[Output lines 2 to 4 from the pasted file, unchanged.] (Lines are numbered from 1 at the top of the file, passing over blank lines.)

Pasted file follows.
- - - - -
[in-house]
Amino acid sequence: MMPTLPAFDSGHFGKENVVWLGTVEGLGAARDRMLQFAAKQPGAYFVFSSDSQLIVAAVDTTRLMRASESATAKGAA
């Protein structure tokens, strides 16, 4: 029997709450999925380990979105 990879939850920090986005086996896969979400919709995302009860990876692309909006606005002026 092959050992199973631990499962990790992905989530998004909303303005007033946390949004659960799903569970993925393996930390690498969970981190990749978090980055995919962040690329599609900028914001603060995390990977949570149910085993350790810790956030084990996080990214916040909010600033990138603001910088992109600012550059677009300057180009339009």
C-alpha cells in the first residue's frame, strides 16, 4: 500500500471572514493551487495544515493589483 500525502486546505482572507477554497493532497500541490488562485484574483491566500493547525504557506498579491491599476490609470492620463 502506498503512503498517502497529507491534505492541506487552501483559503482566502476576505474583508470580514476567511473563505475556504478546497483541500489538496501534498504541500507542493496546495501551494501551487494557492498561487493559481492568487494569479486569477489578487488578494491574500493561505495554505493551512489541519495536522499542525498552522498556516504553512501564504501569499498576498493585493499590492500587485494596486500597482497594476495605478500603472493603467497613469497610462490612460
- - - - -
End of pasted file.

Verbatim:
Amino acid sequence: MMPTLPAFDSGHFGKENVVWLGTVEGLGAARDRMLQFAAKQPGAYFVFSSDSQLIVAAVDTTRLMRASESATAKGAA
């Protein structure tokens, strides 16, 4: 029997709450999925380990979105 990879939850920090986005086996896969979400919709995302009860990876692309909006606005002026 092959050992199973631990499962990790992905989530998004909303303005007033946390949004659960799903569970993925393996930390690498969970981190990749978090980055995919962040690329599609900028914001603060995390990977949570149910085993350790810790956030084990996080990214916040909010600033990138603001910088992109600012550059677009300057180009339009």
C-alpha cells in the first residue's frame, strides 16, 4: 500500500471572514493551487495544515493589483 500525502486546505482572507477554497493532497500541490488562485484574483491566500493547525504557506498579491491599476490609470492620463 502506498503512503498517502497529507491534505492541506487552501483559503482566502476576505474583508470580514476567511473563505475556504478546497483541500489538496501534498504541500507542493496546495501551494501551487494557492498561487493559481492568487494569479486569477489578487488578494491574500493561505495554505493551512489541519495536522499542525498552522498556516504553512501564504501569499498576498493585493499590492500587485494596486500597482497594476495605478500603472493603467497613469497610462490612460